Two healthcare workers who faced deportation following the refusal of their ‘leave to remain’ applications last year, have had that decision overturned and received leave to remain in the State.
Last November, RTÉ News highlighted the case of the two healthcare workers who have worked in nursing homes throughout the pandemic and continue to do so.
The issue was raised in the Dáil on 3 November, 2020 by People Before Profit TD Bríd Smith and Taoiseach Micheál Martin committed to raising the matter with the Minister for Justice Helen McEntee.
The matter was again raised in the Dáil on November 18 by Social Democrats TD Gary Gannon, where the Taoiseach again committed to following up on the cases of these two healthcare workers.
Both the healthcare workers have confirmed to RTÉ News that they received written confirmation of the decision to grant them ‘leave to remain’ late last week.
After months of uncertainty, one of the workers told RTÉ News that she was “so relieved” to get the news.
She spent two hours “reading and re-reading” the document when it arrived last Thursday, afraid that she was reading it wrong.
Her employer had previously spoken to RTÉ about the worker’s contribution during the pandemic, describing how “she gowned up, she was on the frontline, she went into rooms where there were people with Covid positive results”.
He added: “She barrier nursed like the rest of us here.”
The woman was informed that her work “in the healthcare industry” as well as educational achievements and volunteer work in Ireland were taken into account in the making of the decision to now grant her ‘leave to remain’.
However, information and references relating to these were submitted as part of her original application which was refused last year.
A spokesperson for the Department of Justice told RTÉ News last November that “work in a healthcare setting” is and should be taken into account when assessing applications for ‘leave to remain’ in this country.
In response to a query from RTÉ as to whether the situation in relation to healthcare workers applying for ‘leave to remain’ has been formalised or changed since the matter was raised in the Dáil two months ago, a statement from the Department of Justice did not address the issue directly.
It said: “The Department is unable to comment on individual international protection cases, however humanitarian factors, employment records and other factors are considered by the Minister as part of the permission to remain process.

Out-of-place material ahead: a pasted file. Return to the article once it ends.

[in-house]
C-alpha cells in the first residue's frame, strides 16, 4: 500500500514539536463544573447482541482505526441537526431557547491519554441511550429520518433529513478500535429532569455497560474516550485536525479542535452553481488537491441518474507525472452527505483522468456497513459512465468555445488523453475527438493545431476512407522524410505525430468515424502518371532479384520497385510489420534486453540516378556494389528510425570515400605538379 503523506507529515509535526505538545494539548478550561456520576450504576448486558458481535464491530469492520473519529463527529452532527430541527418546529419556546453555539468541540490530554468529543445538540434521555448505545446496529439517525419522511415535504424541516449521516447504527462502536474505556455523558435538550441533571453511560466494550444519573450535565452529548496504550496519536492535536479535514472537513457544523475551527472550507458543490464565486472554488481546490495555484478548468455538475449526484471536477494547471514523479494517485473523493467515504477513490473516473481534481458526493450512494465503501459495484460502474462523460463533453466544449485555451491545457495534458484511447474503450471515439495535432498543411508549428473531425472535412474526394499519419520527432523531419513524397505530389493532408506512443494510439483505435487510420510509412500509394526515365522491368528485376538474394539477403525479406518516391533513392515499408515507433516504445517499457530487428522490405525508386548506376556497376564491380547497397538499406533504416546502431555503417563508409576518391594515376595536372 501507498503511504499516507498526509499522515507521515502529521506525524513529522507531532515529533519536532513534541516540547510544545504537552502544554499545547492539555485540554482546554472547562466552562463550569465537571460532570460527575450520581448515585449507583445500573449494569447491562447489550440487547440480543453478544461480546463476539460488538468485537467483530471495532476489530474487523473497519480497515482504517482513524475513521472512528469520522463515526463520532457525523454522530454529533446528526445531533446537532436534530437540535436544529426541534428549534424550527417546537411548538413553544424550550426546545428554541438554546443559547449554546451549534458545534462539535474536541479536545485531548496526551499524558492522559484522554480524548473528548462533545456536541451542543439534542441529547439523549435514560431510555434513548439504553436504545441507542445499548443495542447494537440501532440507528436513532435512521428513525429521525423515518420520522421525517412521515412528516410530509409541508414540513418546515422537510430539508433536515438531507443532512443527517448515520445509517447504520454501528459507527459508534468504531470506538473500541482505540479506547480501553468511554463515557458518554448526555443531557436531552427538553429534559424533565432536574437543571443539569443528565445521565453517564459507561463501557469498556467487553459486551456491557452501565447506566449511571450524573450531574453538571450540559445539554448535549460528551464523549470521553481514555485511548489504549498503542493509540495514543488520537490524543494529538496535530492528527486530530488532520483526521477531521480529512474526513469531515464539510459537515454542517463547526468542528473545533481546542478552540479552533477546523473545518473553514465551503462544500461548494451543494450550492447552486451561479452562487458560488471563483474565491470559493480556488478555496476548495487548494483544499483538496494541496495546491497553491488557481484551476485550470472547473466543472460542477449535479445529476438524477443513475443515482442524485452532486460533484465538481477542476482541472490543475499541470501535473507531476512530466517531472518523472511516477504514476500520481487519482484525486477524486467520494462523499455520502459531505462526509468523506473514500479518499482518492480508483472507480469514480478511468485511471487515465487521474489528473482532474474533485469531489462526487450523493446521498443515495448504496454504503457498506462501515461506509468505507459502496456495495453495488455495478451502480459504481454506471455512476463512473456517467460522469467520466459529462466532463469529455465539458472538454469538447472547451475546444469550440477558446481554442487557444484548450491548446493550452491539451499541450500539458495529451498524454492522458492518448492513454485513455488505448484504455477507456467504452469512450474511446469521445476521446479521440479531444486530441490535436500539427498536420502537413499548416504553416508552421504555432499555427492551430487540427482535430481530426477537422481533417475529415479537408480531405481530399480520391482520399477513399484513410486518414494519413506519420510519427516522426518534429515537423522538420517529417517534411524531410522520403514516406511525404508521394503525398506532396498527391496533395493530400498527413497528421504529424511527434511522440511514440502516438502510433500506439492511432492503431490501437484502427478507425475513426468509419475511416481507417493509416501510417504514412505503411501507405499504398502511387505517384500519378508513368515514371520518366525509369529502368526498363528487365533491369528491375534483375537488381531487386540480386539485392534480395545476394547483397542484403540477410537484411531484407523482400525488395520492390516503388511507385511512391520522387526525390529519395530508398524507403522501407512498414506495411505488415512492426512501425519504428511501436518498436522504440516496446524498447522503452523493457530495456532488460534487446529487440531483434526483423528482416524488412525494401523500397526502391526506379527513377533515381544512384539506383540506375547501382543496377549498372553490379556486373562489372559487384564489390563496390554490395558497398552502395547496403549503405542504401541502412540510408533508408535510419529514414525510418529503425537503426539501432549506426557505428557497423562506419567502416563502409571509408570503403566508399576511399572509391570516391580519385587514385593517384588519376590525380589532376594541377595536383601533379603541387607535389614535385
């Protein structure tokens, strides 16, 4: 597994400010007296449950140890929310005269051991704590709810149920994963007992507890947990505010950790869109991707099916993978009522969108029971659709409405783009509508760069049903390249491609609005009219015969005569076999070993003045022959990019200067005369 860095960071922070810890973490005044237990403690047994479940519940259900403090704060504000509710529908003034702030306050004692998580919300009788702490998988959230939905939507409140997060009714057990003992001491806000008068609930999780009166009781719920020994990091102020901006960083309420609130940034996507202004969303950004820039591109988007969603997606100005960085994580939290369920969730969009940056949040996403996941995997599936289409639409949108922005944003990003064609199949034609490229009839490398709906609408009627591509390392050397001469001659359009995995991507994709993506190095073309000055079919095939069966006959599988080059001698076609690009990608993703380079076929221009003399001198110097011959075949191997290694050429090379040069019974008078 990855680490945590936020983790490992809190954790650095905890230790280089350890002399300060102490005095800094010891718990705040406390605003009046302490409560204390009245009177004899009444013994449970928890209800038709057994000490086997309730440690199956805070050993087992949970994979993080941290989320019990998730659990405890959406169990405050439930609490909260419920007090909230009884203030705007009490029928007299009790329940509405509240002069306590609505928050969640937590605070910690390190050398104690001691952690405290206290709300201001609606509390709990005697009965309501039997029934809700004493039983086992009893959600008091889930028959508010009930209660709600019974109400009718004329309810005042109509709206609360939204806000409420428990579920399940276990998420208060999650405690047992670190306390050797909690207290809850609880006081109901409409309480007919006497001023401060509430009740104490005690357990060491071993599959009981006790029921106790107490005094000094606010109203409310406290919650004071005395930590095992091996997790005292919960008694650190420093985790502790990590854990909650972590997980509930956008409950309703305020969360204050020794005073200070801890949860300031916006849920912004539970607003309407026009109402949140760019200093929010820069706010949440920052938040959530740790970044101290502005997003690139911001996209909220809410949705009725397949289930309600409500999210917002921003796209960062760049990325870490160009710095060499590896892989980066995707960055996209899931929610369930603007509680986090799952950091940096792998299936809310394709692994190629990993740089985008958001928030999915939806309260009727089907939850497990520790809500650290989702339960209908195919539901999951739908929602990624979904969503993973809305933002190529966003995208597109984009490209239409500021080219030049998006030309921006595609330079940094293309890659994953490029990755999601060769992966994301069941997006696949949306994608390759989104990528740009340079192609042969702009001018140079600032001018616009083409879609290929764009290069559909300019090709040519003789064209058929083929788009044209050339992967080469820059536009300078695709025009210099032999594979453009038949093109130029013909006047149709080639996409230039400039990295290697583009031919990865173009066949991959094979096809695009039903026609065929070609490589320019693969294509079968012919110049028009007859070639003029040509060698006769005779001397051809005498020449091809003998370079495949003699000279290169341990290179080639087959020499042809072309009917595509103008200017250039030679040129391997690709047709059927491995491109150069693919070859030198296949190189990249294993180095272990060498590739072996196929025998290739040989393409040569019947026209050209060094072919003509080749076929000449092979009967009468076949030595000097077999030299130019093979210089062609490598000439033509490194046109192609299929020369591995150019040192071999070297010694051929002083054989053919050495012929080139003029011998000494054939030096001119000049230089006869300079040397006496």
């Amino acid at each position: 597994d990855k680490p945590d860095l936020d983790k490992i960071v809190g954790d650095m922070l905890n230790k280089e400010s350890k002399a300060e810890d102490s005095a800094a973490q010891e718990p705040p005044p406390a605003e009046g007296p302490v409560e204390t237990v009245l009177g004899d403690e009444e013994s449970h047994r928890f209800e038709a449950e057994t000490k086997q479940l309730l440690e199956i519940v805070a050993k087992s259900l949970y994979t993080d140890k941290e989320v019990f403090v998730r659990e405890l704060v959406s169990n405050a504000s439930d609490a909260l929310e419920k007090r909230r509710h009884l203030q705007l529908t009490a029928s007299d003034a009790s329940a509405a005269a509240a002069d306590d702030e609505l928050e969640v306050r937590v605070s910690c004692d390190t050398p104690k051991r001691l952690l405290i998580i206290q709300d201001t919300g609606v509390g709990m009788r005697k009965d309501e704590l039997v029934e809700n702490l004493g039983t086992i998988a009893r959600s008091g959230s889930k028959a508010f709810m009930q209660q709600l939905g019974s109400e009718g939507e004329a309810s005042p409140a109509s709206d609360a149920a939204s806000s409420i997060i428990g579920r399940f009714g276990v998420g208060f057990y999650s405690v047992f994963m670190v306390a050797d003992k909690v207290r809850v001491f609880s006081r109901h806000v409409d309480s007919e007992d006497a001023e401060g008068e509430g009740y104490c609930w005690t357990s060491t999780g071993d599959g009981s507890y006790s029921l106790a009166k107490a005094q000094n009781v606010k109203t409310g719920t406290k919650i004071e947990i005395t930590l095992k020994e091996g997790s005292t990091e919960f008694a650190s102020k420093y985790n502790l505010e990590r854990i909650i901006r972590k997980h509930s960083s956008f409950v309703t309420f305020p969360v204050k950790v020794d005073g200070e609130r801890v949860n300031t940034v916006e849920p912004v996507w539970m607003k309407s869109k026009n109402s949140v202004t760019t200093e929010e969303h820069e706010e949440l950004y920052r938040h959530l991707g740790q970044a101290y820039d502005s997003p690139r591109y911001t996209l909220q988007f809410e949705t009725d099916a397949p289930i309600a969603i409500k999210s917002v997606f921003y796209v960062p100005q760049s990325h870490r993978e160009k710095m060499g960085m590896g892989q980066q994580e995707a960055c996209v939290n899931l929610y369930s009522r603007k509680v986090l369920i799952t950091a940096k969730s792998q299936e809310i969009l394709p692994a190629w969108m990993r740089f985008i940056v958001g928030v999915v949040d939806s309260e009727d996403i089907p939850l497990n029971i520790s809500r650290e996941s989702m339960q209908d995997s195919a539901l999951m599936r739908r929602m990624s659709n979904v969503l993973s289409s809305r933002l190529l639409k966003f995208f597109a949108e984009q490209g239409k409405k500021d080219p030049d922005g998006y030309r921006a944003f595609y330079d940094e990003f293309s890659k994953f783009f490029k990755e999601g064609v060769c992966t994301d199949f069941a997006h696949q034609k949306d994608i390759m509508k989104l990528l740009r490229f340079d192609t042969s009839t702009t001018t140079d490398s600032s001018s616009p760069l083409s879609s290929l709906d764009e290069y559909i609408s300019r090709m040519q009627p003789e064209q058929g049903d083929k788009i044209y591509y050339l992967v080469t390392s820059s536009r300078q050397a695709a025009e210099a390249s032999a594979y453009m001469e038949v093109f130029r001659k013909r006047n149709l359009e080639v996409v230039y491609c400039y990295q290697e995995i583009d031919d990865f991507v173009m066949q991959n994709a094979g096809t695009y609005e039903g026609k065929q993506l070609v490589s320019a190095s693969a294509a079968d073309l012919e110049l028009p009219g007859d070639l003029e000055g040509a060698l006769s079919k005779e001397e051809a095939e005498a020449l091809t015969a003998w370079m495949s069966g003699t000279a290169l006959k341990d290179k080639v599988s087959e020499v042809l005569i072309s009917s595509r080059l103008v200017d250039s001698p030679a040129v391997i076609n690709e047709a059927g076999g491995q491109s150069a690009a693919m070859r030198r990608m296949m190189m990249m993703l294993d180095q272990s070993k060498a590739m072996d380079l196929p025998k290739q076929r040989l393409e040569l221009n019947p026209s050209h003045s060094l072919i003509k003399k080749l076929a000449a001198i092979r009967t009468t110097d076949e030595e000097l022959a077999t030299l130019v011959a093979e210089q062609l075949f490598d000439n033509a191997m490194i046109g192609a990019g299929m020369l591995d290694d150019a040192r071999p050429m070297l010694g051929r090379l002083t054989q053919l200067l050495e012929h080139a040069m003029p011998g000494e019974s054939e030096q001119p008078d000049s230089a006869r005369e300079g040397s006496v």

“Each case is examined in detail on its individual merits, taking all factors into account.”
The Department statement went on to say that “on 3 November 2020, the Minister asked her officials to review, for the duration of Level 5 restrictions, the issuing of letters informing a person of their negative international protection decision. No negative decisions have been issued by the Minister in the period since.”
People Before Profit TD Bríd Smith said that she was “absolutely delighted” to hear that the two careworkers in question have been granted leave to remain.
“These women, like so many more migrants, have been contributing tremendously to our healthcare service,” she said.
Ms Smith described it as “unconscionable that the Irish Government would not seek to keep all our health workers, doctors, nurses in the state during this pandemic and really value their work and commitment to public health when they are most needed”.
She said that she continued to support “migrant health workers in their campaign to fast track their applications for citizenship”.
CEO of the Irish Refugee Council, Nick Henderson, said that he welcomed the decision: “We hope, as we have recommended throughout the pandemic, that the Department of Justice proactively identifies all people who have worked in healthcare settings during and offer them permission to remain.”
In a statement, the Movement of Asylum Seekers in Ireland said the inital decision to refuse ‘leave to remain’ to these healthcare workers who had “dedicated their lives to protecting vulnerable Irish nationals in nursing homes” had “caused a lot of “distress”, was “simply cruel” and “should never have happened.”
MASI called on the Minister for Justice to use her discretionary power to grant long-term residency to non-EU nationals working in healthcare, but also to all non-EU nationals in the State during the pandemic.
It also wants Ms McEntee “to exercise her discretionary power to review and revoke all pending deportation orders, especially those served during the pandemic”.